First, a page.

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Etherus
December 31st, 2012, 12:44 PM
The following is one scene from a novel I am in the process of polishing as a finished product and I am out looking for a good but affordable editor. I would be interested in hearing comments.

As a little girl, Véronique was considered very shy, reticent even, her life was dominated by the economics of a house that accompanied the presence of a drunken and abusive father. She could feel comfortable only in the presence of her older sister and her younger brother, Pierre. At four years of age, she was motherly and protective of her little brother, an aspect that saw her thrashed on more than one occasion. She was however an extraordinarily attractive little girl, a clear, angelic face and long blonde ringlets that fell about her shoulders, hair that her mother was insistent upon maintaining.
Her reticence extended to her school life. She was always a reluctant student, receiving little encouragement from home to either excel or for that matter, to even attend. Attendance, as it was for her brother and sister, was primarily a design to keep her away from the house during the course of the day.
Her father squandered what little money that came into the household. Her mother had over the years, learned to conceal the little money she could raise through her part time work and her social welfare payments, even though her husband would beat her until she handed it over. Wisely, she would divide her money into portions that through expedience, she knew to hide strategically throughout their small house. She had learnt that she must resist his first requests, even at the expense of his beating. No matter how she played she always knew what was coming even if she relented in the first instance. When he had beaten her, she had handed him what she had planned. He always beat her more, convinced that she was holding back. It was a vicious game, ruled only by his indolence and savage dominance. She reluctantly gave in to him and allowed him enough of her hard earned income to go to the cafés where he would spend most of his days drinking himself into oblivion, arriving home at whatever time it suited him, drunk enough that he would not have the strength to beat her anymore. Véronique was ten when her father stepped in front of a speeding car while staggering home drunk late one night. He was killed instantly.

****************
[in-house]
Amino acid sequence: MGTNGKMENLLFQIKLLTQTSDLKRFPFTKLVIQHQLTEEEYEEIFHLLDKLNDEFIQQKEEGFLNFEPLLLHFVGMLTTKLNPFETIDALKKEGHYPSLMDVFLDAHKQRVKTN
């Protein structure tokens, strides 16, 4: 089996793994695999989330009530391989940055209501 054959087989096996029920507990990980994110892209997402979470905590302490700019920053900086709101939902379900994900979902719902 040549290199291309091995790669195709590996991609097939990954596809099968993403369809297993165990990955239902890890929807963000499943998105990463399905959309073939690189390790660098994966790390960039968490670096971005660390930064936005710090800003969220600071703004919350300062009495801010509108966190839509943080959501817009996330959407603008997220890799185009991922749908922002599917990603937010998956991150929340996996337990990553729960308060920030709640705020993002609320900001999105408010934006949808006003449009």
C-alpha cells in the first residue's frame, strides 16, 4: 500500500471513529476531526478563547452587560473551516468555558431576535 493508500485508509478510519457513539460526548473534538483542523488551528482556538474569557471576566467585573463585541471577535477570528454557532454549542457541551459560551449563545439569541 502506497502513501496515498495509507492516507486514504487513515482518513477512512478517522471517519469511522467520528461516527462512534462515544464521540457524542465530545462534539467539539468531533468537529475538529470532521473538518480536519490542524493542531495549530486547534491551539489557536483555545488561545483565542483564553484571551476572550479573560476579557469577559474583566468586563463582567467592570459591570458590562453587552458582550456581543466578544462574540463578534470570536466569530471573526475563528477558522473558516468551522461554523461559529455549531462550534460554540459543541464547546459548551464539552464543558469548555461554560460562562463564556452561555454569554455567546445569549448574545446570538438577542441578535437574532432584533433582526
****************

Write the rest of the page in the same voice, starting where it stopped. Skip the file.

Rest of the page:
Although the household had become more peaceful as a consequence of his death, Véronique’s mother had enough problems trying to hold her young family together that the little girl was offered little encouragement to extend her school life. At the earliest opportunity, as it had been with her sister before her, Véronique was obliged to leave school and find a low paying job in the town so that she might be able to contribute towards the household maintenance.
At first she worked part time for a market stall as her mother did, selling fruit and vegetables but then soon after, because she had grown to be an attractive teenager, found a better one, assisting in a small dress shop. She was attractive however her natural reticence held her at bay from many potential boyfriends. She didn't give any of them a second glance.